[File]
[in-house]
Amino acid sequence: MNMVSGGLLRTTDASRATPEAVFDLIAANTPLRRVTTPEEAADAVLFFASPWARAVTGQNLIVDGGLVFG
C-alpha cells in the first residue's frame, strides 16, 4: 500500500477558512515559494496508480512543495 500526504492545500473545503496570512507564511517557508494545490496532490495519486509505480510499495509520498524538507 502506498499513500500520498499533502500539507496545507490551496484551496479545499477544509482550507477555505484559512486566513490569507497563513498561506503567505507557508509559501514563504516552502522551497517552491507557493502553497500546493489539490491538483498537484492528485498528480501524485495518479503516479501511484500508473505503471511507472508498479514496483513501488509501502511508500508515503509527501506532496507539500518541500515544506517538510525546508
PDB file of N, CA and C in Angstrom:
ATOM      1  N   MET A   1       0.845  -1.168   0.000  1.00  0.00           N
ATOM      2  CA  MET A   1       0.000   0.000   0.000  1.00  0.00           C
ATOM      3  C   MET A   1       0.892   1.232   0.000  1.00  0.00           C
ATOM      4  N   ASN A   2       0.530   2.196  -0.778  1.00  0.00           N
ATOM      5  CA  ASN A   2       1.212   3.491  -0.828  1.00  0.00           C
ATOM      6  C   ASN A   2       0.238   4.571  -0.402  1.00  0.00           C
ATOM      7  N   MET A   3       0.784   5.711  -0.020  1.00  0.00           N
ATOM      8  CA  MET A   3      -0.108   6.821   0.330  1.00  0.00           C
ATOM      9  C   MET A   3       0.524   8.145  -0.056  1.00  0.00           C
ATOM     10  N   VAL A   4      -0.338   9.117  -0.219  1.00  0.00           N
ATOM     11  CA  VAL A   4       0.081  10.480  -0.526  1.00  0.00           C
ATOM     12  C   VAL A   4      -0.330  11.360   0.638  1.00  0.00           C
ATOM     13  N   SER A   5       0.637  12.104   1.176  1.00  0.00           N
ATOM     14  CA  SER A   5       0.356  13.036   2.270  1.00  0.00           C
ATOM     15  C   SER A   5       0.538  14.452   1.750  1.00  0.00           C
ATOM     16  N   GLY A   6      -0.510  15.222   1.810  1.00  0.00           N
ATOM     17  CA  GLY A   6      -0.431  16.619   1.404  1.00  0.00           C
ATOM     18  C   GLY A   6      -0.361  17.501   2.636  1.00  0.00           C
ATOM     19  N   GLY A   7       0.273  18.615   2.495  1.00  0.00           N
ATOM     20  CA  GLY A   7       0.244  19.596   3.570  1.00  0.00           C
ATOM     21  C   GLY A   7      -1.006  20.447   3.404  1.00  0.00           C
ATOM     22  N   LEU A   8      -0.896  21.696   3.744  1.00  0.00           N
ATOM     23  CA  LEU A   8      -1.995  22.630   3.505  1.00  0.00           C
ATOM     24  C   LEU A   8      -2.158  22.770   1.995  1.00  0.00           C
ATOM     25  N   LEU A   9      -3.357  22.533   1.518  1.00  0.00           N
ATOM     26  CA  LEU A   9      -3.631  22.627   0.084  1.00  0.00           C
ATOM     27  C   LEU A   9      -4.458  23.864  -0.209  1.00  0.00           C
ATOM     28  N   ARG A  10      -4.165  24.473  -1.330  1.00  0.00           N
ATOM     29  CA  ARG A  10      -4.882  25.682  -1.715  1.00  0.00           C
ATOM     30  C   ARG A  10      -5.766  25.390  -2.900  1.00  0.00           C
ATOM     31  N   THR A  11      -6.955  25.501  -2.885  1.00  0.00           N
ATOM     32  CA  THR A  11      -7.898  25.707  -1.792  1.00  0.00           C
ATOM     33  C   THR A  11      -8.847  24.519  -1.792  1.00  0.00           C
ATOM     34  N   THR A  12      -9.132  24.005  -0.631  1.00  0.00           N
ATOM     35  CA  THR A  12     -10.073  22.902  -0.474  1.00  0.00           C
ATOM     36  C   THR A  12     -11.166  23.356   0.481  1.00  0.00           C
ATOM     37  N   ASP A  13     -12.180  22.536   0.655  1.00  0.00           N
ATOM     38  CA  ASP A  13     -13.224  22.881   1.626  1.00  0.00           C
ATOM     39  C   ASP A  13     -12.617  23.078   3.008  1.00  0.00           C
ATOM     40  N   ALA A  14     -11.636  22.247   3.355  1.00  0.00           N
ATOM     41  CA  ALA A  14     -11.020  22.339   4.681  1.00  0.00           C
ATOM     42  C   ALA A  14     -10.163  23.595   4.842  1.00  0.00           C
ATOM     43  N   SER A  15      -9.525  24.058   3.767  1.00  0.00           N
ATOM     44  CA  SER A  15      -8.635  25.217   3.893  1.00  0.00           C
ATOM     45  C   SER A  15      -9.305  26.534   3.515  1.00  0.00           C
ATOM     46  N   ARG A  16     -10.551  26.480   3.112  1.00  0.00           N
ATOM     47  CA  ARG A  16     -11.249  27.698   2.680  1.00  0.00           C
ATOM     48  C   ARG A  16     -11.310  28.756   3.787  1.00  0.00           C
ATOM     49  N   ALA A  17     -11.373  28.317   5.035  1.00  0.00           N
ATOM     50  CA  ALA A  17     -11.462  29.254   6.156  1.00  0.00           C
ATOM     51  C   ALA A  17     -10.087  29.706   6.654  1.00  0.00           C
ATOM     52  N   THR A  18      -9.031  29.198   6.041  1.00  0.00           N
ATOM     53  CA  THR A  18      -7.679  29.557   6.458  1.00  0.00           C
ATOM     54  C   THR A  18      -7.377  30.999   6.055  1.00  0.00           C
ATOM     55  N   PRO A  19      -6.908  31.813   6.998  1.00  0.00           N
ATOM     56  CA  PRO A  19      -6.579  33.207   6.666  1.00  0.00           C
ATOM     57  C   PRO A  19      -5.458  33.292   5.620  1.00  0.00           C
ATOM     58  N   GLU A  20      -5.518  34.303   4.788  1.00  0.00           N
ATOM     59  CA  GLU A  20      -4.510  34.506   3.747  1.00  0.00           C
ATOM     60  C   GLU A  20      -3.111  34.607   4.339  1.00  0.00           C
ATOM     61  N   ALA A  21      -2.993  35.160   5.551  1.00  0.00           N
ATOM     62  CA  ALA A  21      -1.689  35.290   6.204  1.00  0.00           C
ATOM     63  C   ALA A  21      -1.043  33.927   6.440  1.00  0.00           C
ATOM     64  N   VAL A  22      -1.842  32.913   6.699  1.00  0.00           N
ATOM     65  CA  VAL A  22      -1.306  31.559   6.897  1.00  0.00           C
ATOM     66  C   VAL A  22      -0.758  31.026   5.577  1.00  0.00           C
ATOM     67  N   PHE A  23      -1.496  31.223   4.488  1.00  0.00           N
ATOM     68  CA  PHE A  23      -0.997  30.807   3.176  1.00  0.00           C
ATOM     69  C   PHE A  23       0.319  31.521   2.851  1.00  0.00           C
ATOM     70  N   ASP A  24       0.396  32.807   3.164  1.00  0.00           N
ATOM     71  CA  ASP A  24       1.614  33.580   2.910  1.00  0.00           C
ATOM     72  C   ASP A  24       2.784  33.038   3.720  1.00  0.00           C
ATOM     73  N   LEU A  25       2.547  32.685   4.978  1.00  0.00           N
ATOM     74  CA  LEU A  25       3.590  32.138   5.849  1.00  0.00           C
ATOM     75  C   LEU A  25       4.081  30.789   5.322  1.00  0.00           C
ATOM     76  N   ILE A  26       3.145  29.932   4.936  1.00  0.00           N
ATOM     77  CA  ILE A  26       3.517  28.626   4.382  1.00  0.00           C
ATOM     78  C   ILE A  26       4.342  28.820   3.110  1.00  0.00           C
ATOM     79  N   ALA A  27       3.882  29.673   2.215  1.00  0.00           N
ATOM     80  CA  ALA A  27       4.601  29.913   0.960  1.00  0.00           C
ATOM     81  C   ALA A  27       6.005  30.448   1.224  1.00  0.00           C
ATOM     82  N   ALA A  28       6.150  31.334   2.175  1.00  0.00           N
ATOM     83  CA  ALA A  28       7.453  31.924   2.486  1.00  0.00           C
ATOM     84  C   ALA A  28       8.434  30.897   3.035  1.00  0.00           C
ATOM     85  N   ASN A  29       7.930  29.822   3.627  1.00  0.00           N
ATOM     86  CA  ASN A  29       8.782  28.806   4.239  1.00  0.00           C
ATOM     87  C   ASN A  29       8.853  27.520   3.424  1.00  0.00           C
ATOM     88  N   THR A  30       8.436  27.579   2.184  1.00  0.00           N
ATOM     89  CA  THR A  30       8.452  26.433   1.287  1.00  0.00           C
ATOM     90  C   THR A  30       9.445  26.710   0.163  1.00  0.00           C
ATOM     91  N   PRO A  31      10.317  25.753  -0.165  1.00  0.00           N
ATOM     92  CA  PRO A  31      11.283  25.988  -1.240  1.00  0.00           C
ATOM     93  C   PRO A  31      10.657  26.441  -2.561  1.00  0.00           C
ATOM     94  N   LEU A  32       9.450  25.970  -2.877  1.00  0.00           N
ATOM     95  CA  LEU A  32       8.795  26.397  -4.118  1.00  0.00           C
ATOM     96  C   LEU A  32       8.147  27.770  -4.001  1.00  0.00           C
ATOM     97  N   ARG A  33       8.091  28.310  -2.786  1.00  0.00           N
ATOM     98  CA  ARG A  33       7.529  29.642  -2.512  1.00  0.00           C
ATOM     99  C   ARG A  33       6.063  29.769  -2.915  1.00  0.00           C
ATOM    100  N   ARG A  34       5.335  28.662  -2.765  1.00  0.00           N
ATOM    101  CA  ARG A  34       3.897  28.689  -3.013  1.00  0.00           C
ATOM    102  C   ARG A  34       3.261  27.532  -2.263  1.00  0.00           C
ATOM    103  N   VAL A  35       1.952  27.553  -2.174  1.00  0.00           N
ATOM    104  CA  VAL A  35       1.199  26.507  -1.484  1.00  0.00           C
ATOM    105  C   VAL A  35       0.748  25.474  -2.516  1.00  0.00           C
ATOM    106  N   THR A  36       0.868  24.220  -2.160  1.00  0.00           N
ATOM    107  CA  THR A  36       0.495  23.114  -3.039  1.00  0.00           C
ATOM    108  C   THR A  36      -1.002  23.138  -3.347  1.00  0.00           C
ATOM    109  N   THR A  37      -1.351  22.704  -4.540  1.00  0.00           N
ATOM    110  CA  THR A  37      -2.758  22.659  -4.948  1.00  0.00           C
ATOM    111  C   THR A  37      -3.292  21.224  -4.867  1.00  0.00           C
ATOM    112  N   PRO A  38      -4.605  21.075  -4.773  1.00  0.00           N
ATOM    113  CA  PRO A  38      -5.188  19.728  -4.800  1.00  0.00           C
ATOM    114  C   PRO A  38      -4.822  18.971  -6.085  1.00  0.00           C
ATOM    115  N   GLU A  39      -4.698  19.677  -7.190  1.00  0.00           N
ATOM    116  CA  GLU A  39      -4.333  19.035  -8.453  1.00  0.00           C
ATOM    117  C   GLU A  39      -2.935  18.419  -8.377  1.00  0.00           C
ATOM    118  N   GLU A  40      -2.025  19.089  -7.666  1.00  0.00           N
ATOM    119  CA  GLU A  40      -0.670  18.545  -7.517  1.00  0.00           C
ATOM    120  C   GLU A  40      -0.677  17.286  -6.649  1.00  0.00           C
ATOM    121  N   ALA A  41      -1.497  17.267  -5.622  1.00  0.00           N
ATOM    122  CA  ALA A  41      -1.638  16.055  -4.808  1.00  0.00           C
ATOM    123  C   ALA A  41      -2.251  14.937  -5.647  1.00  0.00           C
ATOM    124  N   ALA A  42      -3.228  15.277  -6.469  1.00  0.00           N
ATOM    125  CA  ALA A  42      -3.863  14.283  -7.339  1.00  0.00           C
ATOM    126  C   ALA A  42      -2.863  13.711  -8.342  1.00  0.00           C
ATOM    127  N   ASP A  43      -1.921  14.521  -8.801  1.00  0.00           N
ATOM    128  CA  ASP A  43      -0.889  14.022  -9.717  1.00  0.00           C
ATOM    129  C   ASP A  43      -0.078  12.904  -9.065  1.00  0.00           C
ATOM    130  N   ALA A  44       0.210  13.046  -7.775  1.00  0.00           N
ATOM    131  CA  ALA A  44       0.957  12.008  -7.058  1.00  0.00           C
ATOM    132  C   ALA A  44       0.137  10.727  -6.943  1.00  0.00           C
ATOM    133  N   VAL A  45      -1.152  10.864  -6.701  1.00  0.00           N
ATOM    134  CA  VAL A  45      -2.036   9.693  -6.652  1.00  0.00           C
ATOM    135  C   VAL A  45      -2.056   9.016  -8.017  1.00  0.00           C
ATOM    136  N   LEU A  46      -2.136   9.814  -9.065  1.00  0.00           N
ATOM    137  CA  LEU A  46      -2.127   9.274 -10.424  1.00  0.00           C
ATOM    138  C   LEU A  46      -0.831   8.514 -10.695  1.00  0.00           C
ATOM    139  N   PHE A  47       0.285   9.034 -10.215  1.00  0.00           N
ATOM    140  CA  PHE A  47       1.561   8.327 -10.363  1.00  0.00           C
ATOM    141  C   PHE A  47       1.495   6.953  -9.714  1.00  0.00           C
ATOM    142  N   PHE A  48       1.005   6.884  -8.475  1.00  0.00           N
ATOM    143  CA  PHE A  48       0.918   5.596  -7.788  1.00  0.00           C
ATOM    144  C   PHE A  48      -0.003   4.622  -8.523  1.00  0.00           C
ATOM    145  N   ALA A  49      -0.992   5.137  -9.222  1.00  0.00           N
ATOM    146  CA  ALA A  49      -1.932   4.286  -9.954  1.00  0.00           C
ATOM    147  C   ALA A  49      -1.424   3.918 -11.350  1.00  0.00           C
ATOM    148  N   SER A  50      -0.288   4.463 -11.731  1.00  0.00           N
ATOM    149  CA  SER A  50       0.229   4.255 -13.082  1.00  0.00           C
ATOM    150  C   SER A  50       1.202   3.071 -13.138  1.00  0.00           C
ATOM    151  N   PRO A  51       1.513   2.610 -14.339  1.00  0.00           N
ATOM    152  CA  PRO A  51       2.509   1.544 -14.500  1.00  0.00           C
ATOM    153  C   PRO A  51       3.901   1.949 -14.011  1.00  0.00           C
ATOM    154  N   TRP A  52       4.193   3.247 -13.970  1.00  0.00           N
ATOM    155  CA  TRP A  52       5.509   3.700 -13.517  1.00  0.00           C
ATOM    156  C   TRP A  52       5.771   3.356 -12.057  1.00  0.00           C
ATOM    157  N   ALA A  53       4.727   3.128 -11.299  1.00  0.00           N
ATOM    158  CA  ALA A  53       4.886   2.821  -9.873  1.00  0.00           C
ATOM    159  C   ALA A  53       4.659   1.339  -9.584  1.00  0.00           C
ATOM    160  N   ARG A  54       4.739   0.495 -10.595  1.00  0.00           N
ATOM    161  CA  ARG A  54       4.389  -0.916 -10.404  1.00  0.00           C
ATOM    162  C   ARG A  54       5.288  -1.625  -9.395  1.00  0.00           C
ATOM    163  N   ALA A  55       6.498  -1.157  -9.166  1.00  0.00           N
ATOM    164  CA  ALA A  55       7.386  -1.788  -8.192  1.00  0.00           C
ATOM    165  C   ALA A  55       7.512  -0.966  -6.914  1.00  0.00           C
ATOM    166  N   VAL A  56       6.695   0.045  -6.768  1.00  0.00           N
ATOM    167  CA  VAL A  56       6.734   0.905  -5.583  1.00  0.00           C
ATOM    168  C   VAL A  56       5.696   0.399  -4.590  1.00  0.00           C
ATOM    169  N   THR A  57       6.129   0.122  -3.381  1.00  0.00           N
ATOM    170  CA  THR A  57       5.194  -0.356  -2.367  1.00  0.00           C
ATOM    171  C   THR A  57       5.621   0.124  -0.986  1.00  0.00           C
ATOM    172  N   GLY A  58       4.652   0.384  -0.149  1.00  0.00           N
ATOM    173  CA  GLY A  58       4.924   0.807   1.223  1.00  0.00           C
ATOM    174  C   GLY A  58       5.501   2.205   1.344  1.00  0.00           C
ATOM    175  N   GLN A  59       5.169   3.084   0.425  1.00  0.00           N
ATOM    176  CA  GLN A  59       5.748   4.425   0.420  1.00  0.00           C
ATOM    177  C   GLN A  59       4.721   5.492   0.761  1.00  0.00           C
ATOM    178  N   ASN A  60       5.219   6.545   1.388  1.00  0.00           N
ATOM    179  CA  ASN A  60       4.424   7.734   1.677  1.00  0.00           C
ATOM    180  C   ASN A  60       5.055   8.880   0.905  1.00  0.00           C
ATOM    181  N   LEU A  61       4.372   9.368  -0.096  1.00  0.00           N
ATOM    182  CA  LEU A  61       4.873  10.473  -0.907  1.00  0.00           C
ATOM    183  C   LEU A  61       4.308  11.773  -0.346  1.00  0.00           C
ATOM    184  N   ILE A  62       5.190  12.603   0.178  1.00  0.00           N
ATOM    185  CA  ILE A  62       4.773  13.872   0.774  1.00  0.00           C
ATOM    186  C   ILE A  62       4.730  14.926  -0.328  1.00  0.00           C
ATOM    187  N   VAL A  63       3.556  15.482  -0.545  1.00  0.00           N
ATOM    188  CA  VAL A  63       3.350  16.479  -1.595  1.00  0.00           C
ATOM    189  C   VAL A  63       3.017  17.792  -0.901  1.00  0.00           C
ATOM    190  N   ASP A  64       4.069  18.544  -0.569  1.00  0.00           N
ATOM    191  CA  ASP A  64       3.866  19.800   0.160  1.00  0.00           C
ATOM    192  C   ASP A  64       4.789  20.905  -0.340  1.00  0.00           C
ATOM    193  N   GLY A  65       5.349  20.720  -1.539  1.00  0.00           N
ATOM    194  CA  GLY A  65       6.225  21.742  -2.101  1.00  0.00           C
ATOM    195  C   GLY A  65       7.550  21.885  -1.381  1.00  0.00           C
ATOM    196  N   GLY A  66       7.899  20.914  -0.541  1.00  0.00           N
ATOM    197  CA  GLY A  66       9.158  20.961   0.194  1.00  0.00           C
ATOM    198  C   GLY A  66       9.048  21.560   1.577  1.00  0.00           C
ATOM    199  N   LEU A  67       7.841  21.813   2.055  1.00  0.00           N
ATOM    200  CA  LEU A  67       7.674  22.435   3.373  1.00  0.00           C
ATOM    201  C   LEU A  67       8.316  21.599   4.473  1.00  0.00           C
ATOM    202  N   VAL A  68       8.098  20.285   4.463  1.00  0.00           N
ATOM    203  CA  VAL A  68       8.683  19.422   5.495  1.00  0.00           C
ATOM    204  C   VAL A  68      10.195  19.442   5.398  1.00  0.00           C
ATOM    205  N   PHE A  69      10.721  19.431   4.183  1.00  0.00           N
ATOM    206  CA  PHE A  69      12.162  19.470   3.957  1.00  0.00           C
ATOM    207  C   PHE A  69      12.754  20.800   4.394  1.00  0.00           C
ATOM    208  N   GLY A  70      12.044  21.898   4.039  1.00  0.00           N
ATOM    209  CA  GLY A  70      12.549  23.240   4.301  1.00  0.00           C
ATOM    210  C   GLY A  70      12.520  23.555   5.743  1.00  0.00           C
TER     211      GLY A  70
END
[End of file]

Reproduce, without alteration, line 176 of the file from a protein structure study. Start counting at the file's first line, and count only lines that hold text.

ATOM    172  N   GLY A  58       4.652   0.384  -0.149  1.00  0.00           N